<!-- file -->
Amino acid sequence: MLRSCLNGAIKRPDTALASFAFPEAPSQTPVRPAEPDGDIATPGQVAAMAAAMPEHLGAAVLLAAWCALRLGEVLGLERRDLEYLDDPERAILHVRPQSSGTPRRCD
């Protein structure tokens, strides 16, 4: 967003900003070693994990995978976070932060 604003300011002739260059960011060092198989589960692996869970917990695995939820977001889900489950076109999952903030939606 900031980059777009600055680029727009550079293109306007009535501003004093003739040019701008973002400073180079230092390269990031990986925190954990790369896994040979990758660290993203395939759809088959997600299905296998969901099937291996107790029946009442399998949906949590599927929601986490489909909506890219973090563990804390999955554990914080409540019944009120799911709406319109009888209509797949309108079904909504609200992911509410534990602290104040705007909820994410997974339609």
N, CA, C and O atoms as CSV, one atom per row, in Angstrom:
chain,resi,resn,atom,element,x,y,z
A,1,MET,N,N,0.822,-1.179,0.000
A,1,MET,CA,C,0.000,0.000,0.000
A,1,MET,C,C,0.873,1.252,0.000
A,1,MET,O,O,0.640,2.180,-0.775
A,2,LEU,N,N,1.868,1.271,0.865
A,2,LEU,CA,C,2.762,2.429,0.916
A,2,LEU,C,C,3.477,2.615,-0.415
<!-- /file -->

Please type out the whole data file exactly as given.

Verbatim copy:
Amino acid sequence: MLRSCLNGAIKRPDTALASFAFPEAPSQTPVRPAEPDGDIATPGQVAAMAAAMPEHLGAAVLLAAWCALRLGEVLGLERRDLEYLDDPERAILHVRPQSSGTPRRCD
């Protein structure tokens, strides 16, 4: 967003900003070693994990995978976070932060 604003300011002739260059960011060092198989589960692996869970917990695995939820977001889900489950076109999952903030939606 900031980059777009600055680029727009550079293109306007009535501003004093003739040019701008973002400073180079230092390269990031990986925190954990790369896994040979990758660290993203395939759809088959997600299905296998969901099937291996107790029946009442399998949906949590599927929601986490489909909506890219973090563990804390999955554990914080409540019944009120799911709406319109009888209509797949309108079904909504609200992911509410534990602290104040705007909820994410997974339609």
N, CA, C and O atoms as CSV, one atom per row, in Angstrom:
chain,resi,resn,atom,element,x,y,z
A,1,MET,N,N,0.822,-1.179,0.000
A,1,MET,CA,C,0.000,0.000,0.000
A,1,MET,C,C,0.873,1.252,0.000
A,1,MET,O,O,0.640,2.180,-0.775
A,2,LEU,N,N,1.868,1.271,0.865
A,2,LEU,CA,C,2.762,2.429,0.916
A,2,LEU,C,C,3.477,2.615,-0.415